Last year saw the first baby named Hashtag but Harry and Amelia still came out on top. Channel 4 News looks at why traditional names remain popular.
Hashtag Jameson was born in November 2012. Underneath the photo of a baby girl on Facebook, a caption read: “Hashtag Jameson was born at 10oclock last night. She weys (sic) 8pounds and I luv (sic) her so much!!!!”
But it is not clear whether the birth announcement was a joke, viral marketing campaign or the real thing.
Earlier this year, Kim Kardashian and Kanye West named their first child North West while Coleen and Wayne Rooney welcomed baby boy Klay.
Despite the celebrity and social media craze, it seems that parents are sticking to more traditional names.
Harry and Amelia were the top names for babies born in England and Wales last year, staying in the top spots from 2011, according to the Office for National Statistics.
Lisa Penney, of the UK parenting club Bounty.com, believes that while celebrity-styled or unusual names may be fun, parents know their children will “probably have an easier ride in the playground if they choose a more traditional name”.
Noting that some “vintage-style” names like Elsie, Frankie and Arthur have become popular again, she said: “We are now seeing a growing trend for ‘old man’ and ‘old lady’ names.
“Many are given a contemporary spin by using the nickname for the traditional variation like Alfie, Archie, Bobby, Charlie, Frankie and Freddy.
“Today’s baby trends change quickly and names that first seem unusual can quickly become common in the classroom. Just a few years ago Ava and Isla were relatively unheard of as a baby girl’s name, yet now they are in the top 20.”
The Office for National Statistics data covered the north east, north west, Yorkshire and the Humber, east Midlands, west Midlands, the east, London, south east, south west and Wales. Harry was the top choice for a boy in all bar three of these areas.
Muhammad was the top name for a new baby boy in London, while parents in the north east opted for Jack and Welsh parents picked Jacob.
Among boys’ names, Riley replaced Joshua in the top 10 popularity charts created from the final annual births registrations, which include all live births in England and Wales in 2012.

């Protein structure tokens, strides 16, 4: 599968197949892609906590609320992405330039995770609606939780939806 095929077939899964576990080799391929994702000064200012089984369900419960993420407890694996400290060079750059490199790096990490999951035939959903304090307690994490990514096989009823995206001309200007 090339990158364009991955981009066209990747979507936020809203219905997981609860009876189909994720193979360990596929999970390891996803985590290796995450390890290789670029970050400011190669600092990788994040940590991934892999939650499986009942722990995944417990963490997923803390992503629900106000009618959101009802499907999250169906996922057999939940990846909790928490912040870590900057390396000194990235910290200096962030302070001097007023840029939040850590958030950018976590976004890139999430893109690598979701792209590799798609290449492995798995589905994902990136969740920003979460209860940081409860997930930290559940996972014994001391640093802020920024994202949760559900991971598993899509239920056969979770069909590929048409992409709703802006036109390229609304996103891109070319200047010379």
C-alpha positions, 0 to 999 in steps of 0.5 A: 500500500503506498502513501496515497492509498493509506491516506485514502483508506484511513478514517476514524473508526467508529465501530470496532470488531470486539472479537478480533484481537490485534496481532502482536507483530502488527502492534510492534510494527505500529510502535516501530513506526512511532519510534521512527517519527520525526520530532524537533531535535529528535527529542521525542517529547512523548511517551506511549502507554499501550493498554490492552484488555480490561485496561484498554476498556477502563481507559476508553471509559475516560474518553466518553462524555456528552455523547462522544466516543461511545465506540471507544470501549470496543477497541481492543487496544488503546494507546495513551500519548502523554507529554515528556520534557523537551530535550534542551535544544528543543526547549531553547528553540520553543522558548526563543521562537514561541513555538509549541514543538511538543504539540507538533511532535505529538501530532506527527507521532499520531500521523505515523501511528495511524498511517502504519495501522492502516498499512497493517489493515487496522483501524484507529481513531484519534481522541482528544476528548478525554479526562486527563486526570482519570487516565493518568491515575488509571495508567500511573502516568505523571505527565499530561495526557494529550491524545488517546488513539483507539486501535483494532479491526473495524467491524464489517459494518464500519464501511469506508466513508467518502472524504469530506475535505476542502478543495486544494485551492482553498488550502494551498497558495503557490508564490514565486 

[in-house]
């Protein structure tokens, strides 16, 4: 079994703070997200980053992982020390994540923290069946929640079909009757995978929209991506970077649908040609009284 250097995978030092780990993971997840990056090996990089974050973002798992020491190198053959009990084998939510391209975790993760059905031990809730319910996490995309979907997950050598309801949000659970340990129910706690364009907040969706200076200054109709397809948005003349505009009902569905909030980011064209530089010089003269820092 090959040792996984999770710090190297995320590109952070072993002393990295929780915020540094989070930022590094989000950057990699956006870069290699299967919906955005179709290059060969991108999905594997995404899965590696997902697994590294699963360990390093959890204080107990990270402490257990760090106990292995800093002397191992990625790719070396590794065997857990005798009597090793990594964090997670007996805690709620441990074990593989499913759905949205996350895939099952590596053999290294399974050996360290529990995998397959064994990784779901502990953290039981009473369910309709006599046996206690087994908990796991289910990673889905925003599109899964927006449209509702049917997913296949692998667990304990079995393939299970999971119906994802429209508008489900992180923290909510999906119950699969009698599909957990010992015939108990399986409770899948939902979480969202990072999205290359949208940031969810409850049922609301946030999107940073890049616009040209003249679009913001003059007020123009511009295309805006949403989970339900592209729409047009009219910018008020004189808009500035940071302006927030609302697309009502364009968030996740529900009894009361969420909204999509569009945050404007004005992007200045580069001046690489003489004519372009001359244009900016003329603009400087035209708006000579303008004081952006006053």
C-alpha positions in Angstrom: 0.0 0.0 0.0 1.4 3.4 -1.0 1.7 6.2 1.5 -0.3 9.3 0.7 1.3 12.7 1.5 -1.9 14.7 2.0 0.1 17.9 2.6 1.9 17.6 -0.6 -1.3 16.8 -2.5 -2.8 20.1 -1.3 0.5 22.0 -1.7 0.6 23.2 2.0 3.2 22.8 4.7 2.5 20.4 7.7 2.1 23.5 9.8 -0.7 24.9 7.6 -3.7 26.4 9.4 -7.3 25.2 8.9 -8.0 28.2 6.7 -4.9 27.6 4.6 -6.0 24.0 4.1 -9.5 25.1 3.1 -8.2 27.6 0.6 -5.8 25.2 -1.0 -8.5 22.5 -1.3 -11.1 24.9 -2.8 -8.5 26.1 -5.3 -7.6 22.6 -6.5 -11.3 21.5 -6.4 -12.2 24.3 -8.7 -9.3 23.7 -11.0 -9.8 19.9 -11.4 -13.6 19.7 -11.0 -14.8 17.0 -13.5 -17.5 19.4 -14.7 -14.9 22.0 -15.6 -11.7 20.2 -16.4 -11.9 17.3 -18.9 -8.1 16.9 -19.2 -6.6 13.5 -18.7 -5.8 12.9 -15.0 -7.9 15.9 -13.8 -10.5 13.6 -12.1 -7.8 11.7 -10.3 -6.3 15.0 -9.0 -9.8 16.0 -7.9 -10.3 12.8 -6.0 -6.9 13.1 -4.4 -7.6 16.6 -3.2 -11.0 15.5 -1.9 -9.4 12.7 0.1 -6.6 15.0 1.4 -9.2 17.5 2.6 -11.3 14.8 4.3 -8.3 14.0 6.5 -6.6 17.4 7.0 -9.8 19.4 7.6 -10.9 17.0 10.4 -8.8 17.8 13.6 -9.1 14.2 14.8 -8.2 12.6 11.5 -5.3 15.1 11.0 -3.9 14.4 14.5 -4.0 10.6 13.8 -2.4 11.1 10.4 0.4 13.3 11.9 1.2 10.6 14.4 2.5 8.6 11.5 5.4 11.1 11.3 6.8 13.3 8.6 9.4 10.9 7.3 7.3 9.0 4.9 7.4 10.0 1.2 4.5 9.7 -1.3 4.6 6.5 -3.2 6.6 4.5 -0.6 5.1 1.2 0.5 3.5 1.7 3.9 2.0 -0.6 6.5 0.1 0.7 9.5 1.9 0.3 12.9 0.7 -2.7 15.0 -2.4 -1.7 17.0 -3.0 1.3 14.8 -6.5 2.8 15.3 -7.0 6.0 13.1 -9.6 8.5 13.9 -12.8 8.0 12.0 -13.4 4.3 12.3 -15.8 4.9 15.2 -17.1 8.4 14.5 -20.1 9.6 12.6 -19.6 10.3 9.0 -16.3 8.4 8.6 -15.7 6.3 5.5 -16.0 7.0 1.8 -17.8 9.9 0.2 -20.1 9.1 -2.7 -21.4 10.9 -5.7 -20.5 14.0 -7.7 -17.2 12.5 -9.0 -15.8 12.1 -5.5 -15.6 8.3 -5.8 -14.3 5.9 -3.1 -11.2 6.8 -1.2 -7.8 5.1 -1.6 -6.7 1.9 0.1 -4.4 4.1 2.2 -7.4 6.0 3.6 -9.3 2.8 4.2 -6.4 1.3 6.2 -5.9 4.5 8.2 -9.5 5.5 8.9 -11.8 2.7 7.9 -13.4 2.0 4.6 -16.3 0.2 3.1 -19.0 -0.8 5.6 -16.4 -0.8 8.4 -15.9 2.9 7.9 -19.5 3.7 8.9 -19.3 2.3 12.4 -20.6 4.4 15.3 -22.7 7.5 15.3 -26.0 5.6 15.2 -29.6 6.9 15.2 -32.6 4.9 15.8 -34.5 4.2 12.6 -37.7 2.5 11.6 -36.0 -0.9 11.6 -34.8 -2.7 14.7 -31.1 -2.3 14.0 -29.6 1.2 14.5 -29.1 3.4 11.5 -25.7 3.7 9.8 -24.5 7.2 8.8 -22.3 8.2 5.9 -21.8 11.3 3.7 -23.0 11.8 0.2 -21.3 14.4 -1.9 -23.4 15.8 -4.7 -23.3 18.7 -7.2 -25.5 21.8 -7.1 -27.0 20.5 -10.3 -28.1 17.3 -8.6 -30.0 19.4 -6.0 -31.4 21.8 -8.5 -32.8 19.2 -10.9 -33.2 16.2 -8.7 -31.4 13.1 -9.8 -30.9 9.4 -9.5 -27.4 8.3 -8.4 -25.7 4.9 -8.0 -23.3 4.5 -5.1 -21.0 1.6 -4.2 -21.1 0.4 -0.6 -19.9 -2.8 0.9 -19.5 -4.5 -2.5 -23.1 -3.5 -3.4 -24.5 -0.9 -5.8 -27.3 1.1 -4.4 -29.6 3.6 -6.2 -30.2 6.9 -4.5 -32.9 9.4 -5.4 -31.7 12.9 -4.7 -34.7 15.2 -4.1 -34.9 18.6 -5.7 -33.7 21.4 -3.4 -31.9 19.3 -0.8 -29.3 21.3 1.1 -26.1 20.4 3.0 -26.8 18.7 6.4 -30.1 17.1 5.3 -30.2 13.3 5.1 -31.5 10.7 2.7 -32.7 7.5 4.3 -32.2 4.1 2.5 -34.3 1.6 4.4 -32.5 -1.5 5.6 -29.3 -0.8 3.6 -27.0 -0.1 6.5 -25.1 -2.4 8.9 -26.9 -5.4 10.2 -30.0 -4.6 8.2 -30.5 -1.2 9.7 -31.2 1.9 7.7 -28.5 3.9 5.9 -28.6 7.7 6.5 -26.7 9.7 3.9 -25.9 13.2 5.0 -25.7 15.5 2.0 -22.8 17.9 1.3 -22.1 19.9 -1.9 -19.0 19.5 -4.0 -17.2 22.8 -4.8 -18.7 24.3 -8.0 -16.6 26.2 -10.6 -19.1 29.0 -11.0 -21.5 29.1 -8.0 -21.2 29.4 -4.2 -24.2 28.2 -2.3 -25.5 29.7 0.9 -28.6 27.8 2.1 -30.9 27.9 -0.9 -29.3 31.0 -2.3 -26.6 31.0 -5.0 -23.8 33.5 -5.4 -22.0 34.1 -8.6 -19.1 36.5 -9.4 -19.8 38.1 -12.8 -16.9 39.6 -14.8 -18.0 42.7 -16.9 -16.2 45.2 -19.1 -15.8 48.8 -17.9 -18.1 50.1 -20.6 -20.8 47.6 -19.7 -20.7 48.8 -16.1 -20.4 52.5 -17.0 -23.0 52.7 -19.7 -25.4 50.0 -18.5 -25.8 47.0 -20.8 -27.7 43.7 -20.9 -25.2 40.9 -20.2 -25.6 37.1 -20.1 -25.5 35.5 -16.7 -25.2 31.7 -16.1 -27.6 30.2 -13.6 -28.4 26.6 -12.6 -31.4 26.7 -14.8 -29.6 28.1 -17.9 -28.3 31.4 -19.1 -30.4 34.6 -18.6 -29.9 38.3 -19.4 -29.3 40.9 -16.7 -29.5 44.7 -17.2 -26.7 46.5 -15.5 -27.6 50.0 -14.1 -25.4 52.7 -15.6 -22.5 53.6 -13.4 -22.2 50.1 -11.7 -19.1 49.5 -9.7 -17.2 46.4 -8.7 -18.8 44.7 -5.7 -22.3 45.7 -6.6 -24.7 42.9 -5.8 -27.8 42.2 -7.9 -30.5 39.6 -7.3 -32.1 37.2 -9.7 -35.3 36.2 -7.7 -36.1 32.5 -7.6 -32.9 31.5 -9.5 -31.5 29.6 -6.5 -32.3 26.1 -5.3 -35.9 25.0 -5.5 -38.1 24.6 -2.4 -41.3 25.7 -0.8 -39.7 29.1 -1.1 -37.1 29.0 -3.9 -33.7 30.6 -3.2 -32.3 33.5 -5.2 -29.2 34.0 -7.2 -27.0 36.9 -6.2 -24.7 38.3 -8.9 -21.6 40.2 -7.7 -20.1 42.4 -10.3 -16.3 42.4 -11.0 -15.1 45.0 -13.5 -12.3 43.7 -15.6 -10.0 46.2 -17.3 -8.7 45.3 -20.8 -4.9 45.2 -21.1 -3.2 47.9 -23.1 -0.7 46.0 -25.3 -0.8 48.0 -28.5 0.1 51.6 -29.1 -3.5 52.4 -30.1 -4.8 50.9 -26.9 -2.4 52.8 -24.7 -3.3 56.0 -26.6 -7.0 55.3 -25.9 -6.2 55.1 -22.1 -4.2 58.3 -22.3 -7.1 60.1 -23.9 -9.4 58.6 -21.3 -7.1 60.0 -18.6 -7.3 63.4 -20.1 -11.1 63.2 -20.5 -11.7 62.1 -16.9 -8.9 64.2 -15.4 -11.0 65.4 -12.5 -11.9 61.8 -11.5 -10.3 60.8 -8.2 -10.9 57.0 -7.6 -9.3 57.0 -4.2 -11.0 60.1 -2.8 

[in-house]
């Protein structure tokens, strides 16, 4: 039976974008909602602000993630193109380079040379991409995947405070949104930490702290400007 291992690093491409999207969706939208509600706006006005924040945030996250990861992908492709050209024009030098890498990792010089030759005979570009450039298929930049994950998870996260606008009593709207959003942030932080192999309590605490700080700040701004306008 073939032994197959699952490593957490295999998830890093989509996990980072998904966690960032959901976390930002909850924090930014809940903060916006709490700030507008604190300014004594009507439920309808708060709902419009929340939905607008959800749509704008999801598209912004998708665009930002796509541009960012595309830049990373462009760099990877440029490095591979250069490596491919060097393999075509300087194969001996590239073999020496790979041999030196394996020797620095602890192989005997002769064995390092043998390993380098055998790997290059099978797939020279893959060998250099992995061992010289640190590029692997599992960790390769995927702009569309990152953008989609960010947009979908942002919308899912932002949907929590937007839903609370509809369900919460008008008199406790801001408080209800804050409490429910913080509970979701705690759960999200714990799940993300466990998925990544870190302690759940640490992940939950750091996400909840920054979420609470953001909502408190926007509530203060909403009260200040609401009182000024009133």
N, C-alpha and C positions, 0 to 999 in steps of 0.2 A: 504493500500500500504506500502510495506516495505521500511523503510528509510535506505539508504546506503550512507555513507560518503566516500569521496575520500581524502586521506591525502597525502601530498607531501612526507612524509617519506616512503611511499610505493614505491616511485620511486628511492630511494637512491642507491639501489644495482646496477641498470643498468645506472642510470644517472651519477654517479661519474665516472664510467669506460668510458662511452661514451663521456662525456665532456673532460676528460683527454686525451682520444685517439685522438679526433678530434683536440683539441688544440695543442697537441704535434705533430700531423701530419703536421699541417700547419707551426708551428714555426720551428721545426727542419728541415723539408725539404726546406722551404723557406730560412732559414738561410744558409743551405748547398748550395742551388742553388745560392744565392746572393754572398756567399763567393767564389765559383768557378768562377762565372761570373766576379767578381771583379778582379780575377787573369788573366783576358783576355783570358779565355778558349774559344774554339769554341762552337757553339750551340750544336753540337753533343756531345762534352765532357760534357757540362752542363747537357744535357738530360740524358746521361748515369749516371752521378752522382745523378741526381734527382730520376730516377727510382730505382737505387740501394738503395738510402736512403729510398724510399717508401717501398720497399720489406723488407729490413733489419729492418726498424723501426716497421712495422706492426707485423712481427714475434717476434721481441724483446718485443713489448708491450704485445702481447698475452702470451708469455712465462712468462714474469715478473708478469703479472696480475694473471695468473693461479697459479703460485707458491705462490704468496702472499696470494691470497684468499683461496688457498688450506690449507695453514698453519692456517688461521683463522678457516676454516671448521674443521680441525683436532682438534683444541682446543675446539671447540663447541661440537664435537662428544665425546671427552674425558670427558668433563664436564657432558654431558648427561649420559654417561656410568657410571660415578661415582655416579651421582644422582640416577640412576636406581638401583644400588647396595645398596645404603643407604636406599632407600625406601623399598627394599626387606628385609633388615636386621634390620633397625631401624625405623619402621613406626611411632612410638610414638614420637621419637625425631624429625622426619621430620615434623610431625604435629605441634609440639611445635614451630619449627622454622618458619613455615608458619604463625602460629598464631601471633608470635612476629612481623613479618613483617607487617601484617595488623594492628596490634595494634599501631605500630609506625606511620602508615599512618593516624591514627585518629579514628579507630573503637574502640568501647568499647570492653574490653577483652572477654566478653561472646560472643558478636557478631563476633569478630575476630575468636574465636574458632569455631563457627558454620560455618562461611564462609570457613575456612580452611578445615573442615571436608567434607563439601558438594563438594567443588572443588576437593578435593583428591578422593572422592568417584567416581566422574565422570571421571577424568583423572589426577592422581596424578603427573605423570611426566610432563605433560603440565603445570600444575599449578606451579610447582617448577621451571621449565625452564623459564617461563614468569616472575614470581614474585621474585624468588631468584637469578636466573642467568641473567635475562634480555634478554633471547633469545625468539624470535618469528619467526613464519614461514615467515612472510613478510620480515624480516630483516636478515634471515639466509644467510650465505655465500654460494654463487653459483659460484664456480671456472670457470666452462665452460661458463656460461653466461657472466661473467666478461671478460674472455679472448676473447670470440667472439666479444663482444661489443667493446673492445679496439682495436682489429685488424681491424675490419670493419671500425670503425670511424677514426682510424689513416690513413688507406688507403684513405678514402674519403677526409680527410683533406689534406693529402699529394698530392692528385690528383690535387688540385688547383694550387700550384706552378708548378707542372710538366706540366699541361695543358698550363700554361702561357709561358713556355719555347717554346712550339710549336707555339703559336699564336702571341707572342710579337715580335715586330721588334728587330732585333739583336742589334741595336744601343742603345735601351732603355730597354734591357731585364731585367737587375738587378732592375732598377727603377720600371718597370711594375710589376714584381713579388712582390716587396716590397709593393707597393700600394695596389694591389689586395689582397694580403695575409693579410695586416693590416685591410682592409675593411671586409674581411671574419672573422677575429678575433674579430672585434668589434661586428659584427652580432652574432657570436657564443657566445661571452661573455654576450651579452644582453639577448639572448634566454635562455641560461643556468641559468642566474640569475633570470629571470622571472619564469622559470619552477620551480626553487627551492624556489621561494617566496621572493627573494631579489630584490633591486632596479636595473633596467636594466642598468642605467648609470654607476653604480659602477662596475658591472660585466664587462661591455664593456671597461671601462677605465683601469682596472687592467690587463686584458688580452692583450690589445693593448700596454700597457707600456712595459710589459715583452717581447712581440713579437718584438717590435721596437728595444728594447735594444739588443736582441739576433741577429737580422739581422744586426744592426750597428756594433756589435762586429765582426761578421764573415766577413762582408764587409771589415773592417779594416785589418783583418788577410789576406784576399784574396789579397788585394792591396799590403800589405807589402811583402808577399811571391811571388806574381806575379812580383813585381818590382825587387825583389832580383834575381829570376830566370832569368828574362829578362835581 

Riley climbed five places from number 13 to number eight for baby boys.
Among the girls, Mia and Isla replaced Ruby and Grace in the top 10 by climbing six and seven places from numbers 13 and 15 respectively to fill the seventh and eighth slots.
In Wales, Jacob was the most popular name for baby boys, replacing Oliver, while Amelia replaced Lily as the most popular name for baby girls.
Meanwhile in Tennessee, in the US, a baby had his name changed from Messiah to Martin, after a judge ruled that the religious name was earned by one person and “that one person is Jesus Christ”.
The names Jaxson, Brantley and Jace rank among the most popular choices in the state.
Channel 4 News asked you to tweet your thoughts – @channel4news. Here’s what you said:
@Channel4News Old English names like George harry and William….
— John (@dunstablian) August 12, 2013
@Channel4News Chardonnay, Monique, Shea Nai-Nai, Naytasha, Sharice. #C4News
— Luke Mac an Bháird (@Luke_Mac_) August 12, 2013
@Channel4News Hashtag didn’t take off because it’s a stupid name.
— Cam Robinson (@CamR493) August 12, 2013
@Channel4News : Jude, Ruby and Lola – they are all songs, so I can sing to them! :)
— Vivien Lebbon (@VivLebb) August 12, 2013
@Channel4News – our baby girl (due any day) is Emilia
— Helene (@hfuchsfraser) August 12, 2013
@Channel4News we named out son Ira, but probably in the hope it wouldn’t suddenly become popular.
— Scott James O’Brien (@stumpyduck77) August 12, 2013
@Channel4News Jamie, Alastair, Hamish, Neil, Pascal, Alex, Michael, Eric, Mirjam/Miriam, Karin, Anna. Oh â?? and Britt!
— Britt Warg (@Britt_W) August 12, 2013
â??@Channel4News: Harry and Amelia top baby names for 2012: why did names like Apple and Hashtag never take off? Tell #c4newsâ? WHY? Really?!
— danhardaker (@danhardaker) August 12, 2013
@Channel4News I heard that Mohammed would be No.2 if all spelt the same. Interesting if true.The Mo effect?
— Haider Bahrani (@HaiderSonneteer) August 12, 2013